The 350th Anniversary of the Great Fire of Newport 1665
A memo written in the Newport Parish Register by Thomas Munk, with transcript. Shropshire Archives ref: P207/A/1/1
The year before the Great Fire of London, Newport had its own Great Fire.
In 1665 Newport was a busy market town. It was very crowded. The
streets were narrow and dusty. Many of the houses were made of wood and very close together. Inside their homes, people used candles for light and cooked on open fires. Fires were also used to make many things that we make in factories these days.
In Newport, a man called Richard Shelton worked as a smith. He worked with metal and, to make the metal bend into shapes for things like tools and horseshoes, he had to heat it in a very large fire.
On Friday 19th May, something went wrong in the smithy. We don’t know exactly what happened, but sparks from his fire caught the timbers of the building and set it alight. The flames spread through his building into the nearby streets.
Soon Newport was filled with smoke. The sky was red with huge flames from the fire.
By the middle of the following day, 162 families were made homeless More than ten houses had been pulled down and many others were burned. The houses were pulled down to create spaces – fire breaks – to prevent the fire spreading further. Luckily no-one lost their life.
The King wrote to the nation, asking them to take pity on the people of Newport whose houses had been destroyed.
After the fire in Newport, when houses were rebuilt, the streets were widened and are still like that today.
Here is the Transcript of memo on The Great Fire of Newport. The original document belongs to St. Nicholas Church but is lodged at Shropshire Archives.
“that on the ffrydaye in the afternoone beeing the 19th daye of May Anno 1665 a suddon furious fire arose whiche began in the house of Richd Shelton, a smith, living at the Antelop, whiche by Saturdaye noone followinge were burned out of habitation about 162 familyes besides the better of 10 more of houses pulled to pieces – and much prevented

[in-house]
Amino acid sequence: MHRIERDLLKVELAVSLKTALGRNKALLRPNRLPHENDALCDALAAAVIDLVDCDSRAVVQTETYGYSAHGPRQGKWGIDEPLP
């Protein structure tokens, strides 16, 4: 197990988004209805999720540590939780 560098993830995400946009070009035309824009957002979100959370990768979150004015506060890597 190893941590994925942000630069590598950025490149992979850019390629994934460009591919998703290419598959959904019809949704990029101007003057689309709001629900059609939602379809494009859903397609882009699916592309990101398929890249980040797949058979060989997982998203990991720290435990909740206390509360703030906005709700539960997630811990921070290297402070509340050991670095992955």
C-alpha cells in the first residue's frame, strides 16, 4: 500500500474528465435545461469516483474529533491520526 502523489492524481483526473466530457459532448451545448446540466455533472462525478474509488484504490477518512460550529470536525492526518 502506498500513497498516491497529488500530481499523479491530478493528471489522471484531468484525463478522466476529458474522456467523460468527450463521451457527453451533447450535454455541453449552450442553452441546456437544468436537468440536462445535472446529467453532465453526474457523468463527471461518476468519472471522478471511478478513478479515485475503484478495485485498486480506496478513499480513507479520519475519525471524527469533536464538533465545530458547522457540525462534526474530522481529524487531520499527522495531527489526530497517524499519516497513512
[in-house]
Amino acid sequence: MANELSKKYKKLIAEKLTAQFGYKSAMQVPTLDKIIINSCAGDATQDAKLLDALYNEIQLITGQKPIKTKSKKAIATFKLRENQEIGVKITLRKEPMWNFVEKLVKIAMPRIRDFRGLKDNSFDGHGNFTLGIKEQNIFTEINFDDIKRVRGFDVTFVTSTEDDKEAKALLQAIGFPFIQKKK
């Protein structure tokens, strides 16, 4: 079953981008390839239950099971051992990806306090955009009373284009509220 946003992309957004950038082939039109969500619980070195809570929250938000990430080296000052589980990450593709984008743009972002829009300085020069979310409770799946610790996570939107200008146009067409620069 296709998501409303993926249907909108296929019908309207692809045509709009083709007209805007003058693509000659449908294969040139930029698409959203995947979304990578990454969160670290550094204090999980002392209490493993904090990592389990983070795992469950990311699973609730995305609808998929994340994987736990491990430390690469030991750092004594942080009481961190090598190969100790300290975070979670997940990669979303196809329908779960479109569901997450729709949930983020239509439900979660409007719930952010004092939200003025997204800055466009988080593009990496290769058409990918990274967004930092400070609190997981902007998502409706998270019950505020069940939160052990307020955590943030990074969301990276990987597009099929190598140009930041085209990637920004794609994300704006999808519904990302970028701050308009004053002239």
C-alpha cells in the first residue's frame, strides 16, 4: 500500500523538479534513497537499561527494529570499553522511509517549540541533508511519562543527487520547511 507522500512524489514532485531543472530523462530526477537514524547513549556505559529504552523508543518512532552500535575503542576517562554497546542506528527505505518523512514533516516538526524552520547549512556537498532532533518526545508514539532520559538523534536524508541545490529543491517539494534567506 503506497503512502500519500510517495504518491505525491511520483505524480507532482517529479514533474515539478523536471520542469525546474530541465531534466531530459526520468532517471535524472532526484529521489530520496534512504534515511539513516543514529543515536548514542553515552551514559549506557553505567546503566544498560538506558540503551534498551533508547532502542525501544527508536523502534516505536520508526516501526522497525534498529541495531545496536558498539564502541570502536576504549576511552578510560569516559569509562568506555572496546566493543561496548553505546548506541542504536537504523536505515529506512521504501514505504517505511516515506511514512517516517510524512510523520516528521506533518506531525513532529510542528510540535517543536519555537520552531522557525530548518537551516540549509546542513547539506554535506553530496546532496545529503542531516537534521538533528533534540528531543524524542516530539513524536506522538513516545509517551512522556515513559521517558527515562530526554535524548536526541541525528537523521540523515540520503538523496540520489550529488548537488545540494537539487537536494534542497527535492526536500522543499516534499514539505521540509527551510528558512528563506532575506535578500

I Thos Munk.
Newport sin no more, lest a worse punyshment b’ fall thee.
The loss to Newport was 30,000 pounds.”
Here is the Letter Patent, sent on behalf of King Charles II, 1665
The original document is in London, but this transcript tells us that news of the fire in Newport had spread to London in 1665. This was the year before London’s Great Fire. It also tells us how people were encouraged to give money to help Newport people rebuild their homes.
“Whereas upon the 19th day of May in the 17th year of our reign between the hours of 3 and 4 o’clock in the afternoon a most sudden, fearful and dismal fire happened in our market town in the County of Salop, which within the space of a few hours consumed and burnt to ashes above one hundred and fifty and six inhabitations, so that the whole loss sustained by the said fire doth amount in all to the sum of £23,948 and upwards to the ruin of most of the inhabitants of the said town, their wives and children, unless they be speedily supported and relieved by the Charitable Benevolence of well-disposed Christians.
We do hereby recommend their sufferings to the charity of our loving subjects, that in this case their Bowels of Compassion will be the more enlarged, and their charity extended to those distressed inhabitants who at mid-day full and flourishing in good buildings, ample furniture, plentiful provisions and store of necessities and before midnight deprived of all,
made empty and nothing, compelled to lodge in open air, and seek hospitality at the hand of others. Give a portion to seven, and also to eight for thou knowest not what evil may be upon the Earth.
In witness of this we have caused these our letters to be made Patent for the space of six whole years next after the date hereof to endure no longer. Witness ourselves at Westminster the fifteenth day of October in the eighteenth year of our reign.”